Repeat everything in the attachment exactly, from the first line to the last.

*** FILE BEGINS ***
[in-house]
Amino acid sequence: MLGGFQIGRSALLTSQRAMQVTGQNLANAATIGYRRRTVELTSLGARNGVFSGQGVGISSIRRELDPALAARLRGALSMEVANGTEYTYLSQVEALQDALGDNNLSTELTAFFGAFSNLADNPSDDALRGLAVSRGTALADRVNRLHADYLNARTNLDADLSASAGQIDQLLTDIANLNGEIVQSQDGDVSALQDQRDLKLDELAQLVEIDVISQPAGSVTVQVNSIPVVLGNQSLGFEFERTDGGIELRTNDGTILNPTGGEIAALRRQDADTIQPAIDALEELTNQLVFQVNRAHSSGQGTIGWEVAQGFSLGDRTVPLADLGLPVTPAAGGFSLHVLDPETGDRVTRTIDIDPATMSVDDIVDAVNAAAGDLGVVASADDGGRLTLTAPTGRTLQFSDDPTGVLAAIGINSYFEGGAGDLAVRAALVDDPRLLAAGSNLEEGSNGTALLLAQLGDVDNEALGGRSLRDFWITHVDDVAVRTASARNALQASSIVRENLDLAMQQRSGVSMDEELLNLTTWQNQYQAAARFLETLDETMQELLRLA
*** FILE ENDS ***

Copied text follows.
[in-house]
Amino acid sequence: MLGGFQIGRSALLTSQRAMQVTGQNLANAATIGYRRRTVELTSLGARNGVFSGQGVGISSIRRELDPALAARLRGALSMEVANGTEYTYLSQVEALQDALGDNNLSTELTAFFGAFSNLADNPSDDALRGLAVSRGTALADRVNRLHADYLNARTNLDADLSASAGQIDQLLTDIANLNGEIVQSQDGDVSALQDQRDLKLDELAQLVEIDVISQPAGSVTVQVNSIPVVLGNQSLGFEFERTDGGIELRTNDGTILNPTGGEIAALRRQDADTIQPAIDALEELTNQLVFQVNRAHSSGQGTIGWEVAQGFSLGDRTVPLADLGLPVTPAAGGFSLHVLDPETGDRVTRTIDIDPATMSVDDIVDAVNAAAGDLGVVASADDGGRLTLTAPTGRTLQFSDDPTGVLAAIGINSYFEGGAGDLAVRAALVDDPRLLAAGSNLEEGSNGTALLLAQLGDVDNEALGGRSLRDFWITHVDDVAVRTASARNALQASSIVRENLDLAMQQRSGVSMDEELLNLTTWQNQYQAAARFLETLDETMQELLRLA